Next steps for education in Scotland: Regional Improvement Collaborative
20 June 2017
Having been a teacher, manager, researcher and trainer working in primary, secondary, further and higher education as well as a special school and pupil referral units, Matt Davis is now regional director for the UK at Education Development Trust.
I've just finished watching a fascinating statement from John Swinney, Deputy First Minister and Cabinet Secretary for Education and Skills in Scotland. As part of a package of reforms to the way schools are led and governed (Education Governance: Next Steps – Empowering our teachers, parents and communities to deliver excellence and equity for our children), Education Scotland, local authorities and schools will work together to establish Regional Improvement Collaboratives. These partnerships will play a central role in driving Scotland's efforts to continue raising attainment and closing the achievement gap. More than just bringing together and focussing school improvement resources, this approach represents a bold, systemic investment in collaboration.
Scotland has taken an admirably international perspective on education reform. The government has invited close involvement from organisations such as the OECD and employs an International Counsel of Education Advisors to advise on policy priorities. Often, however, there is slightly less enthusiasm about some key aspects of the reforms made south of the border over the last decade or so. The introduction of academies, market competition and the nature of inspection are areas which are often viewed with a degree of caution.
One lesson to be learned?
I would humbly offer one particular lesson from England which is worth consideration as Scotland takes these important next steps. We have gone big on collaboration as a vehicle for sustainable school improvement here in England. Thanks to initiatives such as the London Challenge and the work of the National College, it’s part of the policy furniture. School leaders around the country share their expertise, advising, challenging and supporting other schools formally – for example as National Leaders of Education – or less formally. Most schools in England will have been involved in some form of peer review – some of it great, some of it a bit less so – and many will be involved in multiple partnerships with other schools locally and nationally.
Education Development Trust’s work with hundreds of schools and local systems on this issue has convinced us that collaboration can be the route to achieving the type of attainment and equity gains which the Scottish Government is targeting, but the conditions which make this more likely are crucial.
Done right, models of collaborative school improvement can deliver real results, but as our own John Cronin and Maggie Farrar point out in the recent review of their work on the Schools Partnership Programme, the conditions are crucial. Partly this is about using a consistent process and building schools' skills and capacity in peer review and school-to-school support. Equally, getting the right mindset, leadership and culture will allow a technically sound approach to flourish and become sustainable.
This view is confirmed by the experiences of schools and educators globally. We have previously written about the factors which will enable system-wide collaboration to flourish, based on the research literature and discussions with other systems adopting these approaches – see our thinkpiece for Global Dialogue. As Scotland embarks on a national model of collaborative school improvement, it is timely to state again the features which are common to effective collaboratives:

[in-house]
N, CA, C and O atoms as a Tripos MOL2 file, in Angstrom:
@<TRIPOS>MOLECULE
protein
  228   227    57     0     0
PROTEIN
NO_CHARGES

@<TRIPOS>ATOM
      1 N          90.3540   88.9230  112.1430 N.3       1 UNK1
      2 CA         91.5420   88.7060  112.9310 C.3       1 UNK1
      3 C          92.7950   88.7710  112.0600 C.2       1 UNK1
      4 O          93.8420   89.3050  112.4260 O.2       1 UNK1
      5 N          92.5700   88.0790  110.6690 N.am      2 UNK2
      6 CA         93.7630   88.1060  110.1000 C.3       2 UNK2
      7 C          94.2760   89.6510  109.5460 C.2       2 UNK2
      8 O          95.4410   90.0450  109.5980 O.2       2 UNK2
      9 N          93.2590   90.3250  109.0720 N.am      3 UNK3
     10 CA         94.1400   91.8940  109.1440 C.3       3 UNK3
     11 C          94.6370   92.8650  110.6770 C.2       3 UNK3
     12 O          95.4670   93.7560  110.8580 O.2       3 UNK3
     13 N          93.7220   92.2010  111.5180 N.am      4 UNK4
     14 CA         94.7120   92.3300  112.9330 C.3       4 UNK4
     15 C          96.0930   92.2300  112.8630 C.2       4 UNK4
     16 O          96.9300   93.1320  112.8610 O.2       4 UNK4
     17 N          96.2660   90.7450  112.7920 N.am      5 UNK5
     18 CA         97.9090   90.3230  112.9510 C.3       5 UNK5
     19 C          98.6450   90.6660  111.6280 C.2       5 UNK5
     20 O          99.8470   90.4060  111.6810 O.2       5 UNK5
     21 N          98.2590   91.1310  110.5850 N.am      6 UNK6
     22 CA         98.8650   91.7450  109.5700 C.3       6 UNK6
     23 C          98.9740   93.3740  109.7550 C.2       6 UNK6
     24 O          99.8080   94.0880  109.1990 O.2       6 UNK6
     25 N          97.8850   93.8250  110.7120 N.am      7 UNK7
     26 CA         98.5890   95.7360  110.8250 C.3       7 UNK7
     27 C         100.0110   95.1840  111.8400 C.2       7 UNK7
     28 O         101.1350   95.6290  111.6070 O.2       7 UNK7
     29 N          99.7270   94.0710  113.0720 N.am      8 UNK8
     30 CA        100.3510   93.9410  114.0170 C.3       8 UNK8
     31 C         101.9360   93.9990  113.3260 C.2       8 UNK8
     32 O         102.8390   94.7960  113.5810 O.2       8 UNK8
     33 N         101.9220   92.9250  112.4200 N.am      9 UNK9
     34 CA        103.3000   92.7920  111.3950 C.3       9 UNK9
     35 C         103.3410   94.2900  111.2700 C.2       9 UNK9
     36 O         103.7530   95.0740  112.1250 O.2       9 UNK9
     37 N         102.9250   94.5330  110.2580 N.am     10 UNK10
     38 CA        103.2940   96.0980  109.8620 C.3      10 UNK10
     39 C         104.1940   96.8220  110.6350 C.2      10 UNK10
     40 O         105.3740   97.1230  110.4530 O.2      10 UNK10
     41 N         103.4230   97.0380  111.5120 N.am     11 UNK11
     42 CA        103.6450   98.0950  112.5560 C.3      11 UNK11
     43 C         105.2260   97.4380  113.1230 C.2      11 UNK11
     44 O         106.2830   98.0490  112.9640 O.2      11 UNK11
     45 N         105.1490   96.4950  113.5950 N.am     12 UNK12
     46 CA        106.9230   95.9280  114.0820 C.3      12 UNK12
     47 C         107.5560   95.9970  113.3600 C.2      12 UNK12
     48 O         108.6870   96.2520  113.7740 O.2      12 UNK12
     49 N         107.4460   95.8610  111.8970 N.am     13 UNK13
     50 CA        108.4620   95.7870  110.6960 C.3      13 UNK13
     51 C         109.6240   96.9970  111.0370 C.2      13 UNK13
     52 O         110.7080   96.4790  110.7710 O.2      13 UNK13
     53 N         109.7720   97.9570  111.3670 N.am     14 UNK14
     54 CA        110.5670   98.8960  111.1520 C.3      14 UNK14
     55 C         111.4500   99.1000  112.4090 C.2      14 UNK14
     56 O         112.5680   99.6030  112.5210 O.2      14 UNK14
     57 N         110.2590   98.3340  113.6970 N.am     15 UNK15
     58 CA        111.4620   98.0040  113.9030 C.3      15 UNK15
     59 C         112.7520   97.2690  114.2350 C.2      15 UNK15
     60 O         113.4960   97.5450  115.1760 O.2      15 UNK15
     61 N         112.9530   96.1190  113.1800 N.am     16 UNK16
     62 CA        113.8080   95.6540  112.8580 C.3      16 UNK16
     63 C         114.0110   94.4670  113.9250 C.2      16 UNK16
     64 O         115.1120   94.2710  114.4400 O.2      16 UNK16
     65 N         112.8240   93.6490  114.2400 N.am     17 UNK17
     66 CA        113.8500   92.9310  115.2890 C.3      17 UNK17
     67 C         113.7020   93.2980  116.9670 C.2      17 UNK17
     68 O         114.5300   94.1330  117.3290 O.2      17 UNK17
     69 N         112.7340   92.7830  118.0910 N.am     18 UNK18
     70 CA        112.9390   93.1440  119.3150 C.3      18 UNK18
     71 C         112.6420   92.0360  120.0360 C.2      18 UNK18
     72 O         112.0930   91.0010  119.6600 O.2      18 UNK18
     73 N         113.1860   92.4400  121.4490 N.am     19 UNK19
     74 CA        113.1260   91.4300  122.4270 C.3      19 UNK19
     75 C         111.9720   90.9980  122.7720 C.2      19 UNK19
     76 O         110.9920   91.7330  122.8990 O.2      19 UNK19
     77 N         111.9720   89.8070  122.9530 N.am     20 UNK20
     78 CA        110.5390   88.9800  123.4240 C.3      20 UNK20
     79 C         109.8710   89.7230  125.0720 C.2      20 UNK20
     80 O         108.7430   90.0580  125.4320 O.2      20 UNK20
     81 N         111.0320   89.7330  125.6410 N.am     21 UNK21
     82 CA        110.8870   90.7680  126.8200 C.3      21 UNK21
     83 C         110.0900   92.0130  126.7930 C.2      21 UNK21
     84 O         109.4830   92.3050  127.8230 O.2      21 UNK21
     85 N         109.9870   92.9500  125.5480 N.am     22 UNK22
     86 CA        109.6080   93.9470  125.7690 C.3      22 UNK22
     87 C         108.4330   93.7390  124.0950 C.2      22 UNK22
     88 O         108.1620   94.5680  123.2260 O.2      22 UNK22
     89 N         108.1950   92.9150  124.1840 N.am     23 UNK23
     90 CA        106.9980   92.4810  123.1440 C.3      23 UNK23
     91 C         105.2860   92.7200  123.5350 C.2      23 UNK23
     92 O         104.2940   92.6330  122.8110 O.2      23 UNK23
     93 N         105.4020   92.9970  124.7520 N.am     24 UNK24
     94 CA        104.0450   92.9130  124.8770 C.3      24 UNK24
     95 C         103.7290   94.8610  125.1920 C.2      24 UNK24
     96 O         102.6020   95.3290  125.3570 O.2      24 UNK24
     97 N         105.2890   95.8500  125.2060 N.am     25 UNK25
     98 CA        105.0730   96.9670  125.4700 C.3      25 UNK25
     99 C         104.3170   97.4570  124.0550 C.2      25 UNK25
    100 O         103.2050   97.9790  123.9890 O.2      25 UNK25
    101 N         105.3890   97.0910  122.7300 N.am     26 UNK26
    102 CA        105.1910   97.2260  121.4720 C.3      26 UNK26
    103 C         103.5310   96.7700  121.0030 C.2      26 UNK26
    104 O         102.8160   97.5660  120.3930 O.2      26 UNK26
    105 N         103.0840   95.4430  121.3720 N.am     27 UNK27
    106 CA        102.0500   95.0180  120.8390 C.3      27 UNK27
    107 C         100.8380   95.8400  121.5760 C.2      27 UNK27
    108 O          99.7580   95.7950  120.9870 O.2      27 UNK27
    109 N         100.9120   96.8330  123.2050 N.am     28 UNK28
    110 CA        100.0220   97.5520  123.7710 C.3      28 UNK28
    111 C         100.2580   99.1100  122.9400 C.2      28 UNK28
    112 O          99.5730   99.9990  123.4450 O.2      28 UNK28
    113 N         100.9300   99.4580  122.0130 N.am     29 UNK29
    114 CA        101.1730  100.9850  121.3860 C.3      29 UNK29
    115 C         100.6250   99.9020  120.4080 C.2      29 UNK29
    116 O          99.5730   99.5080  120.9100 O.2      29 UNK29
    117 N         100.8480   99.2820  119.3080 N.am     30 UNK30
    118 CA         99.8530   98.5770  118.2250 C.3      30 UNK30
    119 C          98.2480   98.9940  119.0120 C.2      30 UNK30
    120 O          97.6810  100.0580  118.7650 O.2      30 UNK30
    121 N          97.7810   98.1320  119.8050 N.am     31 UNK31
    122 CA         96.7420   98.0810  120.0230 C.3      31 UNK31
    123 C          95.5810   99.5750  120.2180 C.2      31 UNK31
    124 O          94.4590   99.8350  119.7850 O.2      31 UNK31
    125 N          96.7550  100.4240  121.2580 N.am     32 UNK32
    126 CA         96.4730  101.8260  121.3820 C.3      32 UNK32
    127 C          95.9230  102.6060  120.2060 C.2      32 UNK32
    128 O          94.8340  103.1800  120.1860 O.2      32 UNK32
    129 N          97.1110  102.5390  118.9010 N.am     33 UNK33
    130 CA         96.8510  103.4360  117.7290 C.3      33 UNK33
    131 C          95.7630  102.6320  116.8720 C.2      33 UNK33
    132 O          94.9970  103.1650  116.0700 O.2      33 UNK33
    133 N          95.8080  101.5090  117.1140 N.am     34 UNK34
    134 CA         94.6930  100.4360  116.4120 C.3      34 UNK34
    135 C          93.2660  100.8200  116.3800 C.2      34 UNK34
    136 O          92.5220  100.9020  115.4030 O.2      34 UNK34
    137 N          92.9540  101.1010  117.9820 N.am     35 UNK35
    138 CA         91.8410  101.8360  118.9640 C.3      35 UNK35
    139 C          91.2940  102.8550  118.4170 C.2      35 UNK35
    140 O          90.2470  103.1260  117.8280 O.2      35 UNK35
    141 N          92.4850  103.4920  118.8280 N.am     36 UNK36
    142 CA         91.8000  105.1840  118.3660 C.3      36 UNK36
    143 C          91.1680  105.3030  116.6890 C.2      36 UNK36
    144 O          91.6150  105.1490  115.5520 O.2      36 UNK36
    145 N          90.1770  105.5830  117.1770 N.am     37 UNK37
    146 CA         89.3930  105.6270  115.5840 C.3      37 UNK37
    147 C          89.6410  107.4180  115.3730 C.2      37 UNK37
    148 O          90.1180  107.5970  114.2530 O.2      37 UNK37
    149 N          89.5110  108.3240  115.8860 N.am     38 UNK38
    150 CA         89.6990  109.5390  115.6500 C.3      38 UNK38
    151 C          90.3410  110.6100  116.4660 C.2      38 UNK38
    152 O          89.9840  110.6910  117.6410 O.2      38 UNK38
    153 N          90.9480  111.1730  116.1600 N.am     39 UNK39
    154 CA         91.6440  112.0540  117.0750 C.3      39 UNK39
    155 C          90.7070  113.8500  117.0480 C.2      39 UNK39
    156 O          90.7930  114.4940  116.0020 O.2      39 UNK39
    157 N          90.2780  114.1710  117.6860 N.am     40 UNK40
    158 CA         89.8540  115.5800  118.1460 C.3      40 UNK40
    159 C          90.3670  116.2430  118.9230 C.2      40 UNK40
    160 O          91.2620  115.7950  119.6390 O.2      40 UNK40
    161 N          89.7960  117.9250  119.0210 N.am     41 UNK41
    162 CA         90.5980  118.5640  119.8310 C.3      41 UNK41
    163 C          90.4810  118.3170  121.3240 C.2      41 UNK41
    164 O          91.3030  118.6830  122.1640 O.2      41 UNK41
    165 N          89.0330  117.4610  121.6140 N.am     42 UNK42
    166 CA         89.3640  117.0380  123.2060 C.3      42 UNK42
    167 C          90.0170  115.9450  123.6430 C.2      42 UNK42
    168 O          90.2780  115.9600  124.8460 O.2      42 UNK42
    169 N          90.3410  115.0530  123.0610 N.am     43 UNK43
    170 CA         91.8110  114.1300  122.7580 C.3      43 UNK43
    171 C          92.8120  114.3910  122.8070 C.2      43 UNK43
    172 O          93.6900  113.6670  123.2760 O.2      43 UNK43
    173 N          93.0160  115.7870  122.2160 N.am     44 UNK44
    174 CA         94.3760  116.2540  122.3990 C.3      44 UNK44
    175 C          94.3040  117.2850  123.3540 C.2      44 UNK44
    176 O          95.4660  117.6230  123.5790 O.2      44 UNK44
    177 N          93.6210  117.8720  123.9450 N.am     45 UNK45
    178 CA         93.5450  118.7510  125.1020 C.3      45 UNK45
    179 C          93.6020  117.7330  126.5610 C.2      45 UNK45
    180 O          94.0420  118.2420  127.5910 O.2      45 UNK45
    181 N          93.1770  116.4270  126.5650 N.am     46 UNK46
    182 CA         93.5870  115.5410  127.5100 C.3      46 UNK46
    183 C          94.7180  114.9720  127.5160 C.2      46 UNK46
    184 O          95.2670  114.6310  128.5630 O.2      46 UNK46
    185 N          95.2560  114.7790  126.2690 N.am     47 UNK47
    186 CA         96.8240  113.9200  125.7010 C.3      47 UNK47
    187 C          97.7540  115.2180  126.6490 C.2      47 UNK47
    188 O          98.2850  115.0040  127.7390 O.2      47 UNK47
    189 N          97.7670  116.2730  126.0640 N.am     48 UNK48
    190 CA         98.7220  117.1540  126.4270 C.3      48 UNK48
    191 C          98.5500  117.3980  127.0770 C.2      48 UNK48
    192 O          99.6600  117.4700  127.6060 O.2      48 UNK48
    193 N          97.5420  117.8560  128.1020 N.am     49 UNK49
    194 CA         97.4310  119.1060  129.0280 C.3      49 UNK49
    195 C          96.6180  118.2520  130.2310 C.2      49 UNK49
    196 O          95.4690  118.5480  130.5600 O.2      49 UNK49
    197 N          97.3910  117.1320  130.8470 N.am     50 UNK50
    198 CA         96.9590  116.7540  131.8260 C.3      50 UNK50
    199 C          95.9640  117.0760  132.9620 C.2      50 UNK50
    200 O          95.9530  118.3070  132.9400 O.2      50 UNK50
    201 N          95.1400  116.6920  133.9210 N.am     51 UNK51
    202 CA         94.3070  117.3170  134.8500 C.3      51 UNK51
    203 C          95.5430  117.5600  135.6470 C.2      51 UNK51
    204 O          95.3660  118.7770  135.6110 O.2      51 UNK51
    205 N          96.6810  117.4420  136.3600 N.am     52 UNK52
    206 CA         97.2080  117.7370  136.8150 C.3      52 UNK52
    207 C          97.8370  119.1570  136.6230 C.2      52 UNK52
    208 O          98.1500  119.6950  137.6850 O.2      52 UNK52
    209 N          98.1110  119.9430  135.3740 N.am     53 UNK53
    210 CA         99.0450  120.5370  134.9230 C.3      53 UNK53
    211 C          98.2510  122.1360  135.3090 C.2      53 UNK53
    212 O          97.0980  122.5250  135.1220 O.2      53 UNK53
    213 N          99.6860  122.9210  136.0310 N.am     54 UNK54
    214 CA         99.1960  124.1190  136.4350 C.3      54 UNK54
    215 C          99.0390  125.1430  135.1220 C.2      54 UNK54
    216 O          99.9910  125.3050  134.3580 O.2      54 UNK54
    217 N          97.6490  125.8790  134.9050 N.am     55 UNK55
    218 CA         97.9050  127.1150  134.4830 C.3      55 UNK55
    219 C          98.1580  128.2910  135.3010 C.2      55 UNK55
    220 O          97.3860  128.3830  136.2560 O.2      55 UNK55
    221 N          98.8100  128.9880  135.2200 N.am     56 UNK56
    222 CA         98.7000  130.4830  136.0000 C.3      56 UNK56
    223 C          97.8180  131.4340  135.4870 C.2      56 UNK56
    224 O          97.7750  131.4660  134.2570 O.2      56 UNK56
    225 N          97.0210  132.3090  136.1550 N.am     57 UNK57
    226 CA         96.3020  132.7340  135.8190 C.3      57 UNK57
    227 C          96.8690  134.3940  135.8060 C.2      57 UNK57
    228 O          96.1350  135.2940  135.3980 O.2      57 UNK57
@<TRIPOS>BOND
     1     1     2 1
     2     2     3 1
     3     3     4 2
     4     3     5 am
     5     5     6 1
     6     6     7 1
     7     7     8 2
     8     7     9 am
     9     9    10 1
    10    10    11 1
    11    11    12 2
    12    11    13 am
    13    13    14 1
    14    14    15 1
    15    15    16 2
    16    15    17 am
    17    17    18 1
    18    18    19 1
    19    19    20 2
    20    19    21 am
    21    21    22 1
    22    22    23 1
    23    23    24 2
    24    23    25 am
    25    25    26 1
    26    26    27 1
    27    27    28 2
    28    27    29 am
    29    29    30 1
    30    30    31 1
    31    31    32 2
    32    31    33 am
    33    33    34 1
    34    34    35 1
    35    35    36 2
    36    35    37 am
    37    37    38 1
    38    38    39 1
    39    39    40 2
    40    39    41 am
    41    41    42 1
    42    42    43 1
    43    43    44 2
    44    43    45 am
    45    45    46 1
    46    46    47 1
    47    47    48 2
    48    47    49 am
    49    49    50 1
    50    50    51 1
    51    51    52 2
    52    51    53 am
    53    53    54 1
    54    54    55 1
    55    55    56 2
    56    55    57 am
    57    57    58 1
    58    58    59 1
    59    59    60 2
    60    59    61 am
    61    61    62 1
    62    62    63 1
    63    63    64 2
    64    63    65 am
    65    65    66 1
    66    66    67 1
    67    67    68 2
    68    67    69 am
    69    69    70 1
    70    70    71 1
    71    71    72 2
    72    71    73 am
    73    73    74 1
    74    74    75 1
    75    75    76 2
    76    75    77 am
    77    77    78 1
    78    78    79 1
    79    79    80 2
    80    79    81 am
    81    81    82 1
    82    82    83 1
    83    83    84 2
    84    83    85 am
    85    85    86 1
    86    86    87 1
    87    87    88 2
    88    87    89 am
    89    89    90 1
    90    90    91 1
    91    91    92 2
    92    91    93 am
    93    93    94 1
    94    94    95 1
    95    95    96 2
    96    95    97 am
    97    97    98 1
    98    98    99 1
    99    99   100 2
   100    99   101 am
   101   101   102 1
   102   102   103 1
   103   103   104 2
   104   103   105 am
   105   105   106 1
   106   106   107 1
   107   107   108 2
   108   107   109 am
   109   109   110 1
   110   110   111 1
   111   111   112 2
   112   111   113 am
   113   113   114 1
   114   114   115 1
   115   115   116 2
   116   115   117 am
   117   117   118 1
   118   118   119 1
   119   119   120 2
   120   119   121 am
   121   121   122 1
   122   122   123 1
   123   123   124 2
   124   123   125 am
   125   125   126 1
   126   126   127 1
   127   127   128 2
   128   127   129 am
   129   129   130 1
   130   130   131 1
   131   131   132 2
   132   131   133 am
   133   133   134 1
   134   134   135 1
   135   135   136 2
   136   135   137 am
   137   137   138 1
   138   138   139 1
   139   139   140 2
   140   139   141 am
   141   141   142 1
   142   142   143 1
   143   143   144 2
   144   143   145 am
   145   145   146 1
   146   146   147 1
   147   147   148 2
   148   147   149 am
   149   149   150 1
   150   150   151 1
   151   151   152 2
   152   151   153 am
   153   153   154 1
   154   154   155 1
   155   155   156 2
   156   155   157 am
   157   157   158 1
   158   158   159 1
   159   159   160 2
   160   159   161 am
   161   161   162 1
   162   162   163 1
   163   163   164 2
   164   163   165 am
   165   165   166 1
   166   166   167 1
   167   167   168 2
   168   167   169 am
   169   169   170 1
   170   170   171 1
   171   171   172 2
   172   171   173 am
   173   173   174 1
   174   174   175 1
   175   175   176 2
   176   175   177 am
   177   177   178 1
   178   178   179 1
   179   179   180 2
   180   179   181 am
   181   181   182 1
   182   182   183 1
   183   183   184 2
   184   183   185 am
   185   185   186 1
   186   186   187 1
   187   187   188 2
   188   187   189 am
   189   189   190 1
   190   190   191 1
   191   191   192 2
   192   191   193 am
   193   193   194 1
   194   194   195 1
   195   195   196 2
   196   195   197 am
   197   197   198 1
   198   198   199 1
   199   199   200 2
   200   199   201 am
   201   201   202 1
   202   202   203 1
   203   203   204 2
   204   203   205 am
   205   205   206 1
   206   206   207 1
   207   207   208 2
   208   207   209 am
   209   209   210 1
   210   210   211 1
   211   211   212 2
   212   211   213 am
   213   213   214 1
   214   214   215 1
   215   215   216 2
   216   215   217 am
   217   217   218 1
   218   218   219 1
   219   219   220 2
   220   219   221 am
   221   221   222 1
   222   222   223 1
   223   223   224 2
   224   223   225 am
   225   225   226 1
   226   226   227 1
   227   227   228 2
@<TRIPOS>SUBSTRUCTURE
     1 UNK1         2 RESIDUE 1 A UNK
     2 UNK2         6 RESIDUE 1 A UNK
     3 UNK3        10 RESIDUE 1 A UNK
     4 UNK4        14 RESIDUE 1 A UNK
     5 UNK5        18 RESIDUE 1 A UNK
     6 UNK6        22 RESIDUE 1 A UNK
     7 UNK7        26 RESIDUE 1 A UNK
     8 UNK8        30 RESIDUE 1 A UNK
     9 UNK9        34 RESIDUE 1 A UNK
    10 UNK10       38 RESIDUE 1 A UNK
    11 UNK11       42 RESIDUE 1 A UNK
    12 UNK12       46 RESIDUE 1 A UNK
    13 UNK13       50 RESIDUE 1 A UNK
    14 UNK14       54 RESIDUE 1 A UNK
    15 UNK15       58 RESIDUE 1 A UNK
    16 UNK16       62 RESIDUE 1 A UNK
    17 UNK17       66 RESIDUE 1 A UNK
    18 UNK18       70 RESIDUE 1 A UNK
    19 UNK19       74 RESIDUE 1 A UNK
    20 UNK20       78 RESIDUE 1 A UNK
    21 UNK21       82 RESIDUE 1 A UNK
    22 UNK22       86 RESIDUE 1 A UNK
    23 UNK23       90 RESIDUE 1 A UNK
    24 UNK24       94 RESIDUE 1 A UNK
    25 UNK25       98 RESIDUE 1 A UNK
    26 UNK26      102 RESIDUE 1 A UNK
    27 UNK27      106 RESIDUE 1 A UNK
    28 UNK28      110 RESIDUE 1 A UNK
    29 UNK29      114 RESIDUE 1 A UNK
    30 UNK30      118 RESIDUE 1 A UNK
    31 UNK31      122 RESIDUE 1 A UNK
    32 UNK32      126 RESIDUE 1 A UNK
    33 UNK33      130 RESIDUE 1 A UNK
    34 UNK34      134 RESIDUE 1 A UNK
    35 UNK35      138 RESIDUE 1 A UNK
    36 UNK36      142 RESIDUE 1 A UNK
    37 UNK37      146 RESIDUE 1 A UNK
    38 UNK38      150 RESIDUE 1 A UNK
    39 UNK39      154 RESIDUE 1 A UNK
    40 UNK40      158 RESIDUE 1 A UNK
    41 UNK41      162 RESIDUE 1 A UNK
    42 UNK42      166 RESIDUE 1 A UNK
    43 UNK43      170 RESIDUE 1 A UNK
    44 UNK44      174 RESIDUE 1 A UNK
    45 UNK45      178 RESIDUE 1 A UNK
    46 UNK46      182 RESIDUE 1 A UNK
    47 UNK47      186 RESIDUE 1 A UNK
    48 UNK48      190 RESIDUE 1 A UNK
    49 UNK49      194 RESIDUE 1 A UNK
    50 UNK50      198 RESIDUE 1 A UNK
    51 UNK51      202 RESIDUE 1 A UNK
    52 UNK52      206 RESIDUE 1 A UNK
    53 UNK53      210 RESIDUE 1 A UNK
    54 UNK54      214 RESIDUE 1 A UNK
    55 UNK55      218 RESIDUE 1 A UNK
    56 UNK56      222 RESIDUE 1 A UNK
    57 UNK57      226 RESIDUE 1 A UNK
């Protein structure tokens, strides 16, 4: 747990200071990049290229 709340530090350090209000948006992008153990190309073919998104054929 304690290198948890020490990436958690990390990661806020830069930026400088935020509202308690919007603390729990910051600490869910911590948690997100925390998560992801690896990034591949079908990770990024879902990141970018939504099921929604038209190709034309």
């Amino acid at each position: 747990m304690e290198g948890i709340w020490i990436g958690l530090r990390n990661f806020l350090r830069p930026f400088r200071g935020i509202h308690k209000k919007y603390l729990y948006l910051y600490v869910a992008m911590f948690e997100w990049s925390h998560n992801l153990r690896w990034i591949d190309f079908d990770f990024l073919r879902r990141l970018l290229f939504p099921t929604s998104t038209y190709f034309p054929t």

- Effective collaborative school improvement is resolutely outcomes focussed: all of the best school partnerships we see negotiate and sign up to shared outcome targets, which are then made public for all parties to measure themselves against.
- Peer review focuses on improving, not proving: the transparency and openness which create the rich improvement conversations that typify excellent peer review are less likely where review acts as a mock inspection. The underpinning culture should be one of enquiry, learning and growth, but the focus should be on improvement rather than enquiry for its own sake.
- Peer review, collaboration and school-to-school support are integrally linked: clusters which conduct peer review as part of an ongoing arrangement to support one another to improve are most likely to see benefit. A clear, 'contractual' partnership agreement which specifies the obligations and expectations around, for example, data sharing, confidentiality and dispute resolution procedures sets the scene for a collaborative culture.
- Effective partnerships work on culture and strive for ever closer collaboration: we are increasingly sure that clusters which develop 'trust-based professional accountability' see most benefits from partnership working. We encourage clusters to plan a deliberate journey from a willingness and commitment to collaboration to co–responsibility to shared professional accountability.
- The best partnerships deliberately address the operational reality of collaboration: High quality and impactful collaboration is time consuming. While effective collaboration does deliver clear returns on investment of time, leaders need to identify realistically what capacity is required to take part, and designate specific roles and portfolio leadership responsibilities.
By working in this way, we are now beginning to see consistent signs of impact on school quality, but there is much more to learn – we look forward to discovering much more about how schools, teachers and leaders can work together to give all young people in Scotland a fantastic education.